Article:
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By Roger Moore
Put yourself in their shoes for a moment.
A good athlete, you grew up playing football, wrestling and throwing the shot put or discus a little. By the time you are a freshman or sophomore in high school, football coaches are telling you that you have a chance to play at the next level so it would be wise to retire the wrestling shoes and focus full-time on the gridiron.
And then you see that Stephen Neal made almost $35,000 in his first year of professional football in 2003. Six years later, in 2009, that salary was $2.5 million.
Neal is a special case. He was a four-time All-American for California-Bakersfield from 1996-99, winning back-to-back NCAA titles at heavyweight to finish his career. He added a World Championship in freestyle in 1999 and retired following the 2000 Olympic Trials.
Just over three years later he was earning a paycheck in professional football. Now, the New England Patriots’ offensive guard has three Super Bowl rings.
Neal did not play college football and is a rare case. Although there are still solid young heavyweight prospects around the country, more and more are choosing to put on shoulder pads and a helmet as opposed to wearing a singlet and headgear.
For those who have the potential to possibly reach the riches of the NFL it’s hard to argue with their choice.
Twenty-five NFL players made more than $12.3 million in base salary in 2009.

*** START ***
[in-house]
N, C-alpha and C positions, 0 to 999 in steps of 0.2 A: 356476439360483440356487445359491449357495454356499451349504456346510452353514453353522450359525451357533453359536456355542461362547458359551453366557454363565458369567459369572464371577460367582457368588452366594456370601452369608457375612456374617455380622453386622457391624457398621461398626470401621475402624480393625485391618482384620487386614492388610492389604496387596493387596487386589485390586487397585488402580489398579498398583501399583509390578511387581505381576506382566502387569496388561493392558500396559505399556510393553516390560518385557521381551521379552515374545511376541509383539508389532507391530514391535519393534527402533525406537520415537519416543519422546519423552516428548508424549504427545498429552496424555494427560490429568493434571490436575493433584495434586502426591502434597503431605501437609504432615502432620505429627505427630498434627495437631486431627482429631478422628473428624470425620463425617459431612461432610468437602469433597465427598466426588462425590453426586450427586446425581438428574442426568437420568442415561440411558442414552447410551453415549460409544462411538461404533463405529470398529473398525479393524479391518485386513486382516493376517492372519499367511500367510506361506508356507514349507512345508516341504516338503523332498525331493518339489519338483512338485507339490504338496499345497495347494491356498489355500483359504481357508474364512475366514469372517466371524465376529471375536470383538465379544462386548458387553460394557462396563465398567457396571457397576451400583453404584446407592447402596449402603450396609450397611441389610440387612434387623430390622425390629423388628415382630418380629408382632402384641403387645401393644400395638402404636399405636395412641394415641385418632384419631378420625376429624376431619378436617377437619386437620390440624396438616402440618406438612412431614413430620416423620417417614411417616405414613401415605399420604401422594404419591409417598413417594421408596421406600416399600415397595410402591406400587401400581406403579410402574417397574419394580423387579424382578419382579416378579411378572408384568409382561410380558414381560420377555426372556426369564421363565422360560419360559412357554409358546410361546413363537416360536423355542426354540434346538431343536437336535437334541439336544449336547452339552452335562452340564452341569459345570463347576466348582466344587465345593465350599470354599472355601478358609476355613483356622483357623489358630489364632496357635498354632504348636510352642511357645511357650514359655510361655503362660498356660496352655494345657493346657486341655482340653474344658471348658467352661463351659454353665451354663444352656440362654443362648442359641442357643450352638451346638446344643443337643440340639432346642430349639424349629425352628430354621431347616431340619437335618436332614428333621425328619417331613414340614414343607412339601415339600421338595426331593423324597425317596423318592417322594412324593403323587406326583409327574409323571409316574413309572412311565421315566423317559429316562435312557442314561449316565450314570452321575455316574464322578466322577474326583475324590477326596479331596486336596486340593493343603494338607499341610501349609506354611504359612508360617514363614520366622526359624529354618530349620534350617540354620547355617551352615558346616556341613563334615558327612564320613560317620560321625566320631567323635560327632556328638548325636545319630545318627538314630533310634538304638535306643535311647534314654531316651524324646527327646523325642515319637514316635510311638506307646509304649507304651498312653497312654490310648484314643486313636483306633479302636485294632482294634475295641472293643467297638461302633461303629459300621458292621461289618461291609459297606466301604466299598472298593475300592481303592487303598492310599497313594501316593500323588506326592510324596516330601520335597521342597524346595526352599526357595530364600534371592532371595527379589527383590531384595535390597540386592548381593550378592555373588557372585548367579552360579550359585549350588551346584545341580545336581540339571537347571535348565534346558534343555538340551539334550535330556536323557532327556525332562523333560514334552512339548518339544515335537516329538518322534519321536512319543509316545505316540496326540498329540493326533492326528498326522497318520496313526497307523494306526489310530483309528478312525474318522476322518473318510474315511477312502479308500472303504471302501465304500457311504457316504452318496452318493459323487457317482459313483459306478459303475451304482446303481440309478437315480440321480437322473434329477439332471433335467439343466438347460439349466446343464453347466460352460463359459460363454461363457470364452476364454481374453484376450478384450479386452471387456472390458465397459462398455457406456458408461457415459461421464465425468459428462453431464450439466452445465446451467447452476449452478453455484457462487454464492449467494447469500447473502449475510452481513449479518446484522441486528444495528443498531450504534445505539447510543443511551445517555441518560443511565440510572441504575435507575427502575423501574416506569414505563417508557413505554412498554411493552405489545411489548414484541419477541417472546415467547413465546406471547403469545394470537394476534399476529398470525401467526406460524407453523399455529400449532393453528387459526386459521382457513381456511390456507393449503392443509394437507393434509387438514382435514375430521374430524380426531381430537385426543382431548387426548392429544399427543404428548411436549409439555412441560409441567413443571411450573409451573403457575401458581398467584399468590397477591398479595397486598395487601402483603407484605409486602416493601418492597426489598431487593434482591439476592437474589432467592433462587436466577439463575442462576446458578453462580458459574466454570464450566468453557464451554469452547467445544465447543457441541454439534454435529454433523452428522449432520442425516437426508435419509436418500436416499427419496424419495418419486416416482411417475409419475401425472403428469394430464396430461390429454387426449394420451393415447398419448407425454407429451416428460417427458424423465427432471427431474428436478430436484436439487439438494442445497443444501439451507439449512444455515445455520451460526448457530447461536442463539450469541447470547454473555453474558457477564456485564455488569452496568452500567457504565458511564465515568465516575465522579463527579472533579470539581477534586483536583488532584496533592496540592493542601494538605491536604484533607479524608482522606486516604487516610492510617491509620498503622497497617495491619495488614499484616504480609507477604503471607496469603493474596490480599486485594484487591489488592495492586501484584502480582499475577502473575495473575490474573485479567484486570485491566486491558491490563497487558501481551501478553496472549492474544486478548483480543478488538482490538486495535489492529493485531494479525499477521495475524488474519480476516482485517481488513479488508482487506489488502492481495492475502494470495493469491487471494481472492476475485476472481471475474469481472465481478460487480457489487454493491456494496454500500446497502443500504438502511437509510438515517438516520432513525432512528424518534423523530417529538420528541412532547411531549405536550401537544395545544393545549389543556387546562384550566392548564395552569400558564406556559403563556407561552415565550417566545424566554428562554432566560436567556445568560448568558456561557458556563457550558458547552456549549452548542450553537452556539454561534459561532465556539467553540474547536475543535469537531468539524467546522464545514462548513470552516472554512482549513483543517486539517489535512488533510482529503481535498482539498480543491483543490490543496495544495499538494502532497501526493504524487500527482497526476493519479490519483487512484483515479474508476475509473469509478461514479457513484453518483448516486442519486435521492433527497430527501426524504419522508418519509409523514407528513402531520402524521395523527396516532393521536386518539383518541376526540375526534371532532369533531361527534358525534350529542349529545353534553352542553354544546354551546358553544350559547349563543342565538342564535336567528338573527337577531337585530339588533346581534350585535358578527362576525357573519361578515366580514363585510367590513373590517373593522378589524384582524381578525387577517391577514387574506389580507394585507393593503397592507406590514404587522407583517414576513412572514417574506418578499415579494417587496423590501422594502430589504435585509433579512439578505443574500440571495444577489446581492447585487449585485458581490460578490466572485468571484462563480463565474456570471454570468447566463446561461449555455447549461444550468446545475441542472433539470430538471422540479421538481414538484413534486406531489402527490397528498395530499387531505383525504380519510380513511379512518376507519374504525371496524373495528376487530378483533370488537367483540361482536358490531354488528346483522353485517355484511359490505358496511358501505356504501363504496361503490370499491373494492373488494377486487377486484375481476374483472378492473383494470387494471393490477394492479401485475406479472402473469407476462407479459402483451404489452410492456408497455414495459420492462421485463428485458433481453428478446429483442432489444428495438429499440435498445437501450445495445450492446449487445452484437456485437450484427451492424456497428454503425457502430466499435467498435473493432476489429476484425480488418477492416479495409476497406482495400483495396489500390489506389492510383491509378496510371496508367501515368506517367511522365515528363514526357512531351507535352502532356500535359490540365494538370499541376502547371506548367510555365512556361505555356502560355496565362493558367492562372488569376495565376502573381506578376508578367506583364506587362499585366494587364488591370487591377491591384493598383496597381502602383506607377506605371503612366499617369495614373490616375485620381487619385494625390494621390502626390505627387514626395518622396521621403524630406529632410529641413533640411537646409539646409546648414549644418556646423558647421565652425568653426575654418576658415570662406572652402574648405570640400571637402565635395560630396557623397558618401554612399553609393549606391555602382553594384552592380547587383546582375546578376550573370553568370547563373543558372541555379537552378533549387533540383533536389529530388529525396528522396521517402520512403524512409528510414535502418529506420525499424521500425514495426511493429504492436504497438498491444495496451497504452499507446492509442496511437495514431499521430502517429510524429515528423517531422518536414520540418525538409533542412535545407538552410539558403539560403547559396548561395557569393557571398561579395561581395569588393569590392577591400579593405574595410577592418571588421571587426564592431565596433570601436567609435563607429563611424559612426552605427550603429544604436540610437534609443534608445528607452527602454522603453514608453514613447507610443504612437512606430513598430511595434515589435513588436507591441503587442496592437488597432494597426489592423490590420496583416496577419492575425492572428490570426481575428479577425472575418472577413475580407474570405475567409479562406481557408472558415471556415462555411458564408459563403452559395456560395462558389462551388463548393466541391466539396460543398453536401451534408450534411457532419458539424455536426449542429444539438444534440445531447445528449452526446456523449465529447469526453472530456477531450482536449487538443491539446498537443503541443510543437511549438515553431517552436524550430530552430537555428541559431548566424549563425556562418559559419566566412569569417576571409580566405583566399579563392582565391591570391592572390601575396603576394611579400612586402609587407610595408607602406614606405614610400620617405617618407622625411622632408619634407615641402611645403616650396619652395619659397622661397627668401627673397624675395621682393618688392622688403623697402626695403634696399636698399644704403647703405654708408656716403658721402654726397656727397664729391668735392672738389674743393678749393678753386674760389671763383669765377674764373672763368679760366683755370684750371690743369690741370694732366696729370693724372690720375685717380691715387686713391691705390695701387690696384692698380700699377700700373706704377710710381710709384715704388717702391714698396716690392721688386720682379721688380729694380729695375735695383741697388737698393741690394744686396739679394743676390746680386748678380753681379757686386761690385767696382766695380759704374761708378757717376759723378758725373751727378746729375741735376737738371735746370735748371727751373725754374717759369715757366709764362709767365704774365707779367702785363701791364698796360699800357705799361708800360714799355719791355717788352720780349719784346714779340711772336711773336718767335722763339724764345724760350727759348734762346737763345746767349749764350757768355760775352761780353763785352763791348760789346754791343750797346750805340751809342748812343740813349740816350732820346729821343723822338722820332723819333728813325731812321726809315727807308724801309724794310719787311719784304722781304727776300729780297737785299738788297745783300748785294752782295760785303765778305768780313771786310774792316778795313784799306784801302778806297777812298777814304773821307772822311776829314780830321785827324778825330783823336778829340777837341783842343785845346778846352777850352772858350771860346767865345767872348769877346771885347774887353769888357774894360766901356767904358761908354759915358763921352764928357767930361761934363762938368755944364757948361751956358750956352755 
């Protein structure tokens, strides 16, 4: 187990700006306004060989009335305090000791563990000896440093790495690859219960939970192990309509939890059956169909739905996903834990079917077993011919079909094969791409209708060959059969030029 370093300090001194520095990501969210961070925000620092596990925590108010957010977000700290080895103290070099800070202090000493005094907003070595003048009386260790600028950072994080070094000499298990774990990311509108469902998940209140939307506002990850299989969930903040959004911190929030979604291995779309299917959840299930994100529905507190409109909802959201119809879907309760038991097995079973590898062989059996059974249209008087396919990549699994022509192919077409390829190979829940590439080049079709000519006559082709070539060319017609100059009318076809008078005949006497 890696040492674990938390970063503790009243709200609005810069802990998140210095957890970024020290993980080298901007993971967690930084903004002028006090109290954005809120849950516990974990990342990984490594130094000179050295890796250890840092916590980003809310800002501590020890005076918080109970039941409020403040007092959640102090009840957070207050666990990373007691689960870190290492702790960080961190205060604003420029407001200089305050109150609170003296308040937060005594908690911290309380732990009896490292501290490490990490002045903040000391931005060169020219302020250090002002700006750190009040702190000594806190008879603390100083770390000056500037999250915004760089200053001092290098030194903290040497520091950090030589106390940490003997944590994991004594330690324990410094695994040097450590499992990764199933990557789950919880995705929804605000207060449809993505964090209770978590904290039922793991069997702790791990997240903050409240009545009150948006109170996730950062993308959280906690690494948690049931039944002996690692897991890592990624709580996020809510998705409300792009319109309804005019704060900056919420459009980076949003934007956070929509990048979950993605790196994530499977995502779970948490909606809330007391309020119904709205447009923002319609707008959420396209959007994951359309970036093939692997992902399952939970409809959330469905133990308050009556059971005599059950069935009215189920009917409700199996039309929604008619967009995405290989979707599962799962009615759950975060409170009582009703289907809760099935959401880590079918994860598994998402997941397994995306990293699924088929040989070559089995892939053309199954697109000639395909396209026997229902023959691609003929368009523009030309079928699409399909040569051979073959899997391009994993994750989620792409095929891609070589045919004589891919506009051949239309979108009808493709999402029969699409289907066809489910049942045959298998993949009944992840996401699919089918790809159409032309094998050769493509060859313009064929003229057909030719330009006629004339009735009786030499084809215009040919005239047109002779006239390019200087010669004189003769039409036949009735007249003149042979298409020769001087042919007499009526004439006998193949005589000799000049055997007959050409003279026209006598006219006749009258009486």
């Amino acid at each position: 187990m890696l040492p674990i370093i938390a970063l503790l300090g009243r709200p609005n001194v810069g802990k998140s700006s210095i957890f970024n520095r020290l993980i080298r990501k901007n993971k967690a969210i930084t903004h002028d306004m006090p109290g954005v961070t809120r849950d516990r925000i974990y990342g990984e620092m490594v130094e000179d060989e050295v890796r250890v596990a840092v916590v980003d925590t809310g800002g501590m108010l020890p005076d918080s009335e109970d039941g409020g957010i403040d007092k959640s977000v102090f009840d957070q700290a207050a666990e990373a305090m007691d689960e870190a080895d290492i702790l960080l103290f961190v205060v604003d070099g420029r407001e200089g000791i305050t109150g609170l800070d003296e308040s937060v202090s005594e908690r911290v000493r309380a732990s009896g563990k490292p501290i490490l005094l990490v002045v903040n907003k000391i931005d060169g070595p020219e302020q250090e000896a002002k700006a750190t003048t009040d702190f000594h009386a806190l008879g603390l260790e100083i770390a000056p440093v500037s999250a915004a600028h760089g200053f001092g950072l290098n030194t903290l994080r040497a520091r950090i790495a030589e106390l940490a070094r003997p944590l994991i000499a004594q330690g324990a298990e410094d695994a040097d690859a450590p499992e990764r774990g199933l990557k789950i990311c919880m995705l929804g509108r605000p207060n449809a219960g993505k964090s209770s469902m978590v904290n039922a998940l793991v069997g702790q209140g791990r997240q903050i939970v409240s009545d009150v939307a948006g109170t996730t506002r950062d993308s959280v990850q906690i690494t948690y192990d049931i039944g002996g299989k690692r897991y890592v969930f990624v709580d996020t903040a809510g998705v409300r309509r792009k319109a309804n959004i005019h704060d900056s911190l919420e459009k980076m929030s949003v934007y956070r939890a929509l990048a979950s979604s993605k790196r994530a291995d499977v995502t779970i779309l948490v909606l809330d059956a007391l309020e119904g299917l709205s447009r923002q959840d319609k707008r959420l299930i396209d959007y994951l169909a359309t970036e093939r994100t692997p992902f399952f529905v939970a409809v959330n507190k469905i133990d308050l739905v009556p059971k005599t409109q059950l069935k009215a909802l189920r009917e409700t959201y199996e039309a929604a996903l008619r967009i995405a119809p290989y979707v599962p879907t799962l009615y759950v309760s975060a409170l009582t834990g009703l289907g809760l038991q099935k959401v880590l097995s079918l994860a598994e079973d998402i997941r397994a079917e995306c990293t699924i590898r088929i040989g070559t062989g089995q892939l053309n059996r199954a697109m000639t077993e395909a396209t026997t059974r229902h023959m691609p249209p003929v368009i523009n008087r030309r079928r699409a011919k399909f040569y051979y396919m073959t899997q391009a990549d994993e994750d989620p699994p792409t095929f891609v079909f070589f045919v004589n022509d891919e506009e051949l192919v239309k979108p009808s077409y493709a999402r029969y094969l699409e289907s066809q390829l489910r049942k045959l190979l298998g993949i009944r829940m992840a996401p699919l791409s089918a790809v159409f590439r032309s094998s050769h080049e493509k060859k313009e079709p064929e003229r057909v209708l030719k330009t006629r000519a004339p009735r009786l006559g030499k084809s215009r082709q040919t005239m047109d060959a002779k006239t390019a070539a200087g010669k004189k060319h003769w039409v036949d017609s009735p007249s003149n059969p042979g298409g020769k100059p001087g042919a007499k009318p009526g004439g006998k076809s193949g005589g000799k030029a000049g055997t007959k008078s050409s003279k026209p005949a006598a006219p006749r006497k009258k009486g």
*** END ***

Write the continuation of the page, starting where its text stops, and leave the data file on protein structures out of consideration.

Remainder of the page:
It’s not all heavyweights. Plenty of 215- and 189-pounders have ended their wrestling careers for football, including two of the top prospects in the country.
Only one wrestler has won four New Jersey state championships. Andrew Campolattano, a 189-pounder who owns a 131-1 prep record, will go for his fourth next spring. Jimmy Lawson, a three-time champion at heavyweight, pinned 37 of 39 opponents as a junior.
Both, however, will play football in college.
“A lot of people only saw me as a wrestler and that’s all they’ll ever see me as until I prove myself on the football field,” Campolattano told The Star-Ledger last April. “But it’s not their decision. It’s my future. I have to do what makes me happy.”
They aren’t the first — and certainly won’t be the last.
“Stephen Neal, Lorenzo Neal, Carlton Haselrig … that just shows what elite athletes they are,” said Maryland head coach Kerry McCoy, a two-time NCAA champion at heavyweight for Penn State. “But they are special cases.”
In some cases, wrestlers have turned their backs on football as was the case with John Dergo, who was named the Chicago Tribune and Sun Times Football Player of the Year in 2005 after he rushed for over 3,100 yards and 52 touchdowns for Morris High School. He chose to wrestle for his in-state Illini and capped off a college wrestling career with a fifth-place national finish last March at 184 pounds.